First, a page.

• Publications
  • Influence
Bowling alone: the collapse and revival of American community
  • R. Putnam
  • Sociology, Computer Science
  • CSCW '00
  • 2000
TLDR
Drawing on evidence that includes nearly half a million interviews conducted over a quarter of a century in America, Putnam shows how changes in work, family structure, age, suburban life, television, computers, women's roles and other factors are isolating Americans from each other in a trend whose reflection can clearly be seen in British society. Expand
Bowling Alone: America's Declining Social Capital
http://xroads.virginia.edu/~HYPER/DETOC/assoc/bowling.html 5/28/2012 Copyright © 1995 The National Endowment for Democracy and The Johns Hopkins University Press. Registered users of a subscribedExpand
Making Democracy Work: Civic Traditions in Modern Italy.
Harvard political scientist Robert Putnam is well known for his contention, first presented in an article entitled “Bowling Alone,” that civic engagement in contemporary America is in decline. TheExpand
The Prosperous Community: Social Capital and Public Life
Your corn is ripe today; mine will be so tomorrow. ‘Tis profitable for us both, that I should labour with you today, and that you should aid me tomorrow. I have no kindness for you, and know you haveExpand
Tuning In, Tuning Out: The Strange Disappearance of Social Capital in America
It is a daunting honor to deliver the inaugural Pool Lecture. Ithiel de Sola Pool was a brilliant, broad-gauged scholar whose interests ranged from the Nazi elite to direct satellite broadcasting,Expand
Making Democracy Work: Civic Traditions in Modern Italy
Why do some democratic governments succeed and others fail? In a book that has received attention from policymakers and civic activists in America and around the world, Robert Putnam and hisExpand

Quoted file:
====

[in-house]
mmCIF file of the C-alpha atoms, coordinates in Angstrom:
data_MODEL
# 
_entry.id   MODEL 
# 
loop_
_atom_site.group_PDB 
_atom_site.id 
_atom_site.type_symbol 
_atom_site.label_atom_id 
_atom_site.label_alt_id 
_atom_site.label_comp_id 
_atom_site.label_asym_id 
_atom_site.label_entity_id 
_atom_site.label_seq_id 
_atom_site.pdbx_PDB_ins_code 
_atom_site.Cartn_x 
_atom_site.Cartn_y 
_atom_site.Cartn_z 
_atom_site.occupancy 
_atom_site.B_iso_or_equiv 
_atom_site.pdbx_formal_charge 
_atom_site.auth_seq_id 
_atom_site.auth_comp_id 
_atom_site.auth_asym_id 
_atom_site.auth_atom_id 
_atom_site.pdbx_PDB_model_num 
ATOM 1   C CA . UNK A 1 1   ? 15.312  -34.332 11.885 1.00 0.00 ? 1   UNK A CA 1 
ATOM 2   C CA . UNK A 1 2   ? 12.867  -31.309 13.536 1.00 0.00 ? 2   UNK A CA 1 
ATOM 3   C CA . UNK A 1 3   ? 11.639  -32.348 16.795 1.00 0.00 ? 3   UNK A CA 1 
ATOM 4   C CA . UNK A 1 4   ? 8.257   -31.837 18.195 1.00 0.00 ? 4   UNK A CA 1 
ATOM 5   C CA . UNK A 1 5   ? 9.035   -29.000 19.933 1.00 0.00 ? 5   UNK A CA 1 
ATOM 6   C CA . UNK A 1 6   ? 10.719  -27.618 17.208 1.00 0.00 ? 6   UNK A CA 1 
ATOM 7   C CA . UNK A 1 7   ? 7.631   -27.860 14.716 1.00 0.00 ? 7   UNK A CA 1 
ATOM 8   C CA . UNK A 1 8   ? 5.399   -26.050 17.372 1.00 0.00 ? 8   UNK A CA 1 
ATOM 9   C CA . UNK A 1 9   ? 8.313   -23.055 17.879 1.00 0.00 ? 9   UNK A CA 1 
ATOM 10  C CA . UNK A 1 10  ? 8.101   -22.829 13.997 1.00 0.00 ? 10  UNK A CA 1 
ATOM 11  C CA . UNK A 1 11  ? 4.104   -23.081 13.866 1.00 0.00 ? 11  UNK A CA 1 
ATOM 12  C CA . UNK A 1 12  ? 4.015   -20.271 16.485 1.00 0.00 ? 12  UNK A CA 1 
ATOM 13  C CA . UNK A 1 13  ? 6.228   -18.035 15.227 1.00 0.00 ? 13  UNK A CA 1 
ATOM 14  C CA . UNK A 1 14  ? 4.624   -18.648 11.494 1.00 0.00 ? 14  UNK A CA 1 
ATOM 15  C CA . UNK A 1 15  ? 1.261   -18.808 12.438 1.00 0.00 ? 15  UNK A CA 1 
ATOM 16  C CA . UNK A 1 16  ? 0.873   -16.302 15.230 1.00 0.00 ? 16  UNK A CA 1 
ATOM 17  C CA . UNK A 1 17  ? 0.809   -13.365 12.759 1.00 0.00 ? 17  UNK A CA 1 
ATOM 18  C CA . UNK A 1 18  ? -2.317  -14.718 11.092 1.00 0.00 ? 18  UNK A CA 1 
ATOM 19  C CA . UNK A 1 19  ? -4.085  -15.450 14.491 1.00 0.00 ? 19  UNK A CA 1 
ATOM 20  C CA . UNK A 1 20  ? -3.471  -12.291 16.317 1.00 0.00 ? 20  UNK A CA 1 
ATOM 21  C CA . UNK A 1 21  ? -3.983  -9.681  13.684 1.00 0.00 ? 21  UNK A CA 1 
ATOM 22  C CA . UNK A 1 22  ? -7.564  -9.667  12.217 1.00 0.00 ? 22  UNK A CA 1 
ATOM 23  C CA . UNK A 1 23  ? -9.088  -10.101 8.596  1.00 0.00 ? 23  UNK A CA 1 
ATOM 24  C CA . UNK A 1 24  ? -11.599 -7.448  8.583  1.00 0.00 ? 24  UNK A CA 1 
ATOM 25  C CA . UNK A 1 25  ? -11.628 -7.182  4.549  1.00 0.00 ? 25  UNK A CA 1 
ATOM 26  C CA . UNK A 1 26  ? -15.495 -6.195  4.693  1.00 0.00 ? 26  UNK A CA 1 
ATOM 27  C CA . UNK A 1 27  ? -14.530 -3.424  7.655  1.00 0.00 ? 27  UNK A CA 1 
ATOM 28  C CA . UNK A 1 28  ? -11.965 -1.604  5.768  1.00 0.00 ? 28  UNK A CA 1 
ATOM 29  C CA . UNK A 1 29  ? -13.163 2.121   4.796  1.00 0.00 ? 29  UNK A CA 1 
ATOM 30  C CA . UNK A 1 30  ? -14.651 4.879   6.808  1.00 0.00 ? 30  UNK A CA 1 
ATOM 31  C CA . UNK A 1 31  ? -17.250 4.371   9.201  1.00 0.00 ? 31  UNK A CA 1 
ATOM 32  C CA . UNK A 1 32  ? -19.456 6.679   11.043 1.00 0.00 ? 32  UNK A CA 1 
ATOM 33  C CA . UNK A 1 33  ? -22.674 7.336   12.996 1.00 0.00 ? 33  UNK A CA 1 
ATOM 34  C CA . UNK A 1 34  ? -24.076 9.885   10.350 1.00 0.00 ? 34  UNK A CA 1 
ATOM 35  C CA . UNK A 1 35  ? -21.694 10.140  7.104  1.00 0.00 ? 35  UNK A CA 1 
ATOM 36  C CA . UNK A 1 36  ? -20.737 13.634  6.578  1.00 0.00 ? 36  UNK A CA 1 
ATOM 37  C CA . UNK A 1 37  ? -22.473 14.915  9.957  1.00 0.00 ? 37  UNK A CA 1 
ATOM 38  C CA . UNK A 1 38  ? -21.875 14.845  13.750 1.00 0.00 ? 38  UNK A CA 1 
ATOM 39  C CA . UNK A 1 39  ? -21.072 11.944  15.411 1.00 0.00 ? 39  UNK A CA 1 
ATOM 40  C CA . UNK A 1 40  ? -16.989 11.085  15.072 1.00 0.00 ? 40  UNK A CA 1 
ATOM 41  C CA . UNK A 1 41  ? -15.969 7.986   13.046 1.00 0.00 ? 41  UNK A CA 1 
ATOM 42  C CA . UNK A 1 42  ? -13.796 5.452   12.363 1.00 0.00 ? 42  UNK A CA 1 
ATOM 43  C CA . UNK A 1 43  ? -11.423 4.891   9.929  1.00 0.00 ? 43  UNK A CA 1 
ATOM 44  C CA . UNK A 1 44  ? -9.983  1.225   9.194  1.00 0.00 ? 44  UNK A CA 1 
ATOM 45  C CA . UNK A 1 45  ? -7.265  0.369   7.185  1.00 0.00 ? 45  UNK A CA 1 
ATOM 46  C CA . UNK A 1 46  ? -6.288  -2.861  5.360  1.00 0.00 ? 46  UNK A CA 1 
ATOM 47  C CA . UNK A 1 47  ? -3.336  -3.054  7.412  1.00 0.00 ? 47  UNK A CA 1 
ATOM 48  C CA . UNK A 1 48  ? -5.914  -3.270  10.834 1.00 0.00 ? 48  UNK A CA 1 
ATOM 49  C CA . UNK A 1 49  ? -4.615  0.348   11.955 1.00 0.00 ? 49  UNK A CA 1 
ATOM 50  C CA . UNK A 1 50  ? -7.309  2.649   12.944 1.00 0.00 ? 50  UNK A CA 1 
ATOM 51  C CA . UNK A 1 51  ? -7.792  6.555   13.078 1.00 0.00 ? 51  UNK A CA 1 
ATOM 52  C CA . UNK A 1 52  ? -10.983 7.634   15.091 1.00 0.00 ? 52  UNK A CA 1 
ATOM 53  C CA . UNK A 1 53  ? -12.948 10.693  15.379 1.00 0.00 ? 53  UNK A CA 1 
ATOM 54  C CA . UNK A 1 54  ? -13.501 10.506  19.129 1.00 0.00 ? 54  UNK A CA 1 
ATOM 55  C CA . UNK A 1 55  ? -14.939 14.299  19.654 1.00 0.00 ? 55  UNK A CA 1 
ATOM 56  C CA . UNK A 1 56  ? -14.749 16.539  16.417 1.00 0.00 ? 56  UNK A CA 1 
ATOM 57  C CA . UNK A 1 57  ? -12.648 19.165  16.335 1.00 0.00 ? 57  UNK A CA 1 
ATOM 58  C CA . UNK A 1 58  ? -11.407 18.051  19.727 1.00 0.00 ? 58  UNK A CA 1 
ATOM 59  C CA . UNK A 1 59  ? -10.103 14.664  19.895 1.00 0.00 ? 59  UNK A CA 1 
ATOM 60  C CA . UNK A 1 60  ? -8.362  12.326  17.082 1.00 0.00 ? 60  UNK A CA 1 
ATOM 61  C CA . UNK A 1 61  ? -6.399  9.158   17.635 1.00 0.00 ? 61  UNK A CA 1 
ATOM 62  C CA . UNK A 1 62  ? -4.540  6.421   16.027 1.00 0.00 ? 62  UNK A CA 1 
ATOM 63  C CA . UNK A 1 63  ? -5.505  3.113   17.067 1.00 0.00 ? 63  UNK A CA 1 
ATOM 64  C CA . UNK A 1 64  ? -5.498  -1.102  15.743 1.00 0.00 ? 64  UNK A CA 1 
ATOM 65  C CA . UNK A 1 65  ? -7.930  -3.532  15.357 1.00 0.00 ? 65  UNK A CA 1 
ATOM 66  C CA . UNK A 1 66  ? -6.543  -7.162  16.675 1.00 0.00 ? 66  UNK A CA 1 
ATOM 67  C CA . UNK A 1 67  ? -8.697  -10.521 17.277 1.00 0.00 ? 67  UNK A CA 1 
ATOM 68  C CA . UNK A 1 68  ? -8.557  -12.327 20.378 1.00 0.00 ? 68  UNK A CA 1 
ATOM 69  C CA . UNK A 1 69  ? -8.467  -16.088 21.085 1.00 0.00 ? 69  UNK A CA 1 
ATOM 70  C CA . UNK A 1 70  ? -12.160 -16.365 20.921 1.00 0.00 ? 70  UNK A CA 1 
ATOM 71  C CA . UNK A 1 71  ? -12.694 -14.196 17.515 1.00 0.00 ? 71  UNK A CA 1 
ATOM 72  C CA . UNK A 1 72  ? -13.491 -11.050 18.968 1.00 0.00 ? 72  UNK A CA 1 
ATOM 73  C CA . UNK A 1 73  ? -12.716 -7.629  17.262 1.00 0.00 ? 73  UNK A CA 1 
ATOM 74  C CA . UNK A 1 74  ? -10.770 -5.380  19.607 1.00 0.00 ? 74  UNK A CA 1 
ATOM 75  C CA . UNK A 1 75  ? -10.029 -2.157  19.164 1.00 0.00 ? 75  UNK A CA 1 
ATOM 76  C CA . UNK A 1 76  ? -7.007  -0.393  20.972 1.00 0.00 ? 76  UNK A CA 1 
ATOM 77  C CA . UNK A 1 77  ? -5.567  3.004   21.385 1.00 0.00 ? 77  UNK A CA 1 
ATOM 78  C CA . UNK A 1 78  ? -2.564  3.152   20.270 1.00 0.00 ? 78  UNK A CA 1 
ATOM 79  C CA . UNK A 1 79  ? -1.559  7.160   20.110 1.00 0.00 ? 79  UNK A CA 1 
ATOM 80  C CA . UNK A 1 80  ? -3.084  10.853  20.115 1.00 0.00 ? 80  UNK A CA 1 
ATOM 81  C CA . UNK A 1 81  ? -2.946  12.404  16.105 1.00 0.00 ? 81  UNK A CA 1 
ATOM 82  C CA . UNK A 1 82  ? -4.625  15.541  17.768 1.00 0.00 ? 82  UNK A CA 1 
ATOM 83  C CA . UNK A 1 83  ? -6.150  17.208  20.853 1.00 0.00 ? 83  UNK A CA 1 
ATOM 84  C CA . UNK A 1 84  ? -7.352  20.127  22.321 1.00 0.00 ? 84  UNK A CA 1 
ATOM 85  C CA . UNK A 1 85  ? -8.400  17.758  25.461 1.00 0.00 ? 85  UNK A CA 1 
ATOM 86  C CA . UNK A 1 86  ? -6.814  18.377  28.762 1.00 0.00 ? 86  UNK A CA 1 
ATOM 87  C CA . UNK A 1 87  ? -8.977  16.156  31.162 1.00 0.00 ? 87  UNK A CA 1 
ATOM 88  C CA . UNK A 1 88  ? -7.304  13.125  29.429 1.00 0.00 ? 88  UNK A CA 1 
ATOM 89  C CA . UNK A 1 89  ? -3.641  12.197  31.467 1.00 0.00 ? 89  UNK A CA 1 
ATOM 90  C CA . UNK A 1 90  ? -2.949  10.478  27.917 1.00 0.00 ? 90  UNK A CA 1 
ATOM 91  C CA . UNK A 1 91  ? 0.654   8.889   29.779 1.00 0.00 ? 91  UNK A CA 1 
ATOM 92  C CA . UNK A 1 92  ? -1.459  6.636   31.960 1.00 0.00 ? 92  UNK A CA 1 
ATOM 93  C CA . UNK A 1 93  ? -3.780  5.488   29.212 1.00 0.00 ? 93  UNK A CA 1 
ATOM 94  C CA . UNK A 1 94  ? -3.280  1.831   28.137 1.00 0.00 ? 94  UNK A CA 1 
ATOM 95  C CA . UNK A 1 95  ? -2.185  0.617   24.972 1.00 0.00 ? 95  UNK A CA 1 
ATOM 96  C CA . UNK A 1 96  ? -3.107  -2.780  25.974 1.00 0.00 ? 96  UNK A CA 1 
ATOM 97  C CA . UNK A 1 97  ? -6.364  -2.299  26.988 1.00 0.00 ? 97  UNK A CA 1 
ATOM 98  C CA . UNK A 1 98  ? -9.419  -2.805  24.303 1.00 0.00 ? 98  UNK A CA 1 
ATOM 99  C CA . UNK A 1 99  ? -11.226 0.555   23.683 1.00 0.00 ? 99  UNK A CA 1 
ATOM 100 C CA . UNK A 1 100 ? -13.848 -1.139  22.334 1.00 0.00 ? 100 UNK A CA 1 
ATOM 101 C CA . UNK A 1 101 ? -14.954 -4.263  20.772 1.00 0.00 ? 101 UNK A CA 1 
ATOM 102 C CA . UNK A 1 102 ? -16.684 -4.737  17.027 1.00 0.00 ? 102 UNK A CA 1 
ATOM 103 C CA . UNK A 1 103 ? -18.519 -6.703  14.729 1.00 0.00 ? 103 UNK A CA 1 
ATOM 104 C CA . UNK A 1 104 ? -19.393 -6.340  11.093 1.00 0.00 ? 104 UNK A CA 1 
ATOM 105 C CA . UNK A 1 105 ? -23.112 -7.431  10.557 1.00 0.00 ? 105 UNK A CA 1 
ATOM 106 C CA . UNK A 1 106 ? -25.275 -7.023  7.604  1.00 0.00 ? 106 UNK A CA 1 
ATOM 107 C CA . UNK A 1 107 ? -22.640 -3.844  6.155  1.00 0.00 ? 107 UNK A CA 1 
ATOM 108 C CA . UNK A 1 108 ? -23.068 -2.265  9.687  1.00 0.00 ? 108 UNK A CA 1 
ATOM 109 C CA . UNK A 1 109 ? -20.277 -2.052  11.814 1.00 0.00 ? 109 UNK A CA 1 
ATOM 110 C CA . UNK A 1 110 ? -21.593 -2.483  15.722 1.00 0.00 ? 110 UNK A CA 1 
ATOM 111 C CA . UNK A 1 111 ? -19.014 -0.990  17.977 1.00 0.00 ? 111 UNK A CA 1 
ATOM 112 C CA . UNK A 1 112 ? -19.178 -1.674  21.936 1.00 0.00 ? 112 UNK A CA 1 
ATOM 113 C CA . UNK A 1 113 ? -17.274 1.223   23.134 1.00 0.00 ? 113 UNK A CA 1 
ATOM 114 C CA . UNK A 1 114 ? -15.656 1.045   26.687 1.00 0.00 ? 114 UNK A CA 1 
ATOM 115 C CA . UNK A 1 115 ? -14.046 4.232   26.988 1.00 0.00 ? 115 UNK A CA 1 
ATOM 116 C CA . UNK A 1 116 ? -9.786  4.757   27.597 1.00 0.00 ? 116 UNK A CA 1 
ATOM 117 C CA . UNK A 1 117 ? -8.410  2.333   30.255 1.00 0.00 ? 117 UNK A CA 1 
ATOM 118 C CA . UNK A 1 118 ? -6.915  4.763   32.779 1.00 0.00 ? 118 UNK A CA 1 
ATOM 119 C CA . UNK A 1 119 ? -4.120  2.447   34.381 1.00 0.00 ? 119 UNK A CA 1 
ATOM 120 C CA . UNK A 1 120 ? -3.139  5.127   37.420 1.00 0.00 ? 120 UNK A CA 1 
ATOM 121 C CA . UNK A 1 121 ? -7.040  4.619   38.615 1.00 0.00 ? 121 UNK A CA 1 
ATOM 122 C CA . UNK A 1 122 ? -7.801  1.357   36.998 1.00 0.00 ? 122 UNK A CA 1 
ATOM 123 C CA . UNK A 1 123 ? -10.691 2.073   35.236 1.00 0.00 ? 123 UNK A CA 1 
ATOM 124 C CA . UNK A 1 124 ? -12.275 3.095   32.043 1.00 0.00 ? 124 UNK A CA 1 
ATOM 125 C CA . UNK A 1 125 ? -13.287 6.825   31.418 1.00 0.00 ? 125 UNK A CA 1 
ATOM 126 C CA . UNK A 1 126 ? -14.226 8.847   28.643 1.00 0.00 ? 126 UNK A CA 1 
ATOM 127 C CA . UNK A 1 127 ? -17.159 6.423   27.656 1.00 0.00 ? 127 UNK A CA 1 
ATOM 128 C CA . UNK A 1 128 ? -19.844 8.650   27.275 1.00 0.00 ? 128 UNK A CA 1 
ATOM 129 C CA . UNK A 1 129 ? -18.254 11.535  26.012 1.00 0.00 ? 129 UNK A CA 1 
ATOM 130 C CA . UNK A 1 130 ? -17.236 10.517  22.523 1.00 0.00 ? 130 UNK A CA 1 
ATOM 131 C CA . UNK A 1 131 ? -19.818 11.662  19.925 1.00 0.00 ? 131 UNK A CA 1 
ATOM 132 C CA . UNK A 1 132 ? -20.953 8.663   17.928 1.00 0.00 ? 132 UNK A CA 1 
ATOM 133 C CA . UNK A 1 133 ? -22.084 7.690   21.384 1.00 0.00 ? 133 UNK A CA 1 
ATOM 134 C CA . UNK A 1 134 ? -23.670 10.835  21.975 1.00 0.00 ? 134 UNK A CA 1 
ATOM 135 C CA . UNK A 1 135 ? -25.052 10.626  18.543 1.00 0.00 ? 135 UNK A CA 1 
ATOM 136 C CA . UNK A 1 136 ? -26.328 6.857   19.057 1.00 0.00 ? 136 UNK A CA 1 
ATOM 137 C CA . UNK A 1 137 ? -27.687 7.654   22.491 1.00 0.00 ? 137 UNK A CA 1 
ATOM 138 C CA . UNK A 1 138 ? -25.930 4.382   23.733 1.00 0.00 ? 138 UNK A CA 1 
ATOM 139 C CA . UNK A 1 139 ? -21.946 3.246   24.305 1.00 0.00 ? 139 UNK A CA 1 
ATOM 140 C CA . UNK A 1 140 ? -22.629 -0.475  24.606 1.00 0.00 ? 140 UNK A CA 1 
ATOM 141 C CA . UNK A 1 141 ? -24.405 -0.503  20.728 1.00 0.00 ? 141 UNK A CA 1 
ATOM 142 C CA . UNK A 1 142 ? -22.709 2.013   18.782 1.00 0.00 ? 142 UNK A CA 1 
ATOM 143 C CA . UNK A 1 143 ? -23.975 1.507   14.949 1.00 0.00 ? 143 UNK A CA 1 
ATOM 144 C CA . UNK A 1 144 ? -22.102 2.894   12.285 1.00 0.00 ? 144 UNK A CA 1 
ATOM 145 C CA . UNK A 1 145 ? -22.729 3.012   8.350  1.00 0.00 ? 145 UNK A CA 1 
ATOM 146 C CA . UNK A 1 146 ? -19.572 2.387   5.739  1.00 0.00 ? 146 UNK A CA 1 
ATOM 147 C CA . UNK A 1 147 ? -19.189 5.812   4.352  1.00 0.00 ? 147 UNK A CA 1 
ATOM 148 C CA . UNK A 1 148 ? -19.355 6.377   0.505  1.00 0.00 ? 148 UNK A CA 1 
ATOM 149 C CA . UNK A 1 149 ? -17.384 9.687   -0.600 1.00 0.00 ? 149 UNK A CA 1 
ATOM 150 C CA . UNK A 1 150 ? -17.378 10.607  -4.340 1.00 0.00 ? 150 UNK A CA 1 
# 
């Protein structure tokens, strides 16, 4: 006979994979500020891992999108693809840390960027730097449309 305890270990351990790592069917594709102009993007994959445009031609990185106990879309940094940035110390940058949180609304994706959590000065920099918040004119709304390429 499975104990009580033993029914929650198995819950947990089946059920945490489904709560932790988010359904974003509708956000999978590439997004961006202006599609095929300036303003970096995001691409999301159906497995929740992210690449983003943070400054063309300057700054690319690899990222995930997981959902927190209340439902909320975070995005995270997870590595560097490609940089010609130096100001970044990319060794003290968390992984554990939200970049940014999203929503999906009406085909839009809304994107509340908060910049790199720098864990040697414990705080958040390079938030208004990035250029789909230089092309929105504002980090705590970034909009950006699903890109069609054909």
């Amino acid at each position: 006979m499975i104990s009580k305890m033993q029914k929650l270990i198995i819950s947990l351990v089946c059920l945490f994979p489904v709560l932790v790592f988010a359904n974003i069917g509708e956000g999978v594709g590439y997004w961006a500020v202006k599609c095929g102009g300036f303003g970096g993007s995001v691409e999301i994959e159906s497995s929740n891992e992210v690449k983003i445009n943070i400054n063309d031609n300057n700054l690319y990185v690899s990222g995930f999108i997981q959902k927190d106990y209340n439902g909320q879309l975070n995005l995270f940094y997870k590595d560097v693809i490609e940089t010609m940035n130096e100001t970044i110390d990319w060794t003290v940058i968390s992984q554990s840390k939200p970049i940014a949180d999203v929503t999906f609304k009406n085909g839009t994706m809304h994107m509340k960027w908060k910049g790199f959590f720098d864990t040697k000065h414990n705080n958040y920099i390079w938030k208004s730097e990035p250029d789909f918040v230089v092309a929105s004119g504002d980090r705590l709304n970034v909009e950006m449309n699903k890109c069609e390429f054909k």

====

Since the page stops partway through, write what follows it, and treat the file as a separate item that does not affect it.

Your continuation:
Diplomacy and domestic politics: the logic of two-level games
Domestic politics and international relations are often inextricably entangled, but existing theories (particularly “state-centric” theories) do not adequately account for these linkages. WhenExpand
The social context of well-being.
  • J. Helliwell, R. Putnam
  • Psychology, Medicine
  • Philosophical transactions of the Royal Society…
  • 29 September 2004
TLDR
This work confirms that social capital is strongly linked to subjective well-being through many independent channels and in several different forms, both directly and through their impact on health. Expand
Making Democracy Work
Social Capital: Measurement and Consequences
This paper starts with a discussion of definitions of social capital, then turns to issues in measurement, and finally, presents some evidence on the consequences of social capital. In the last fiveExpand
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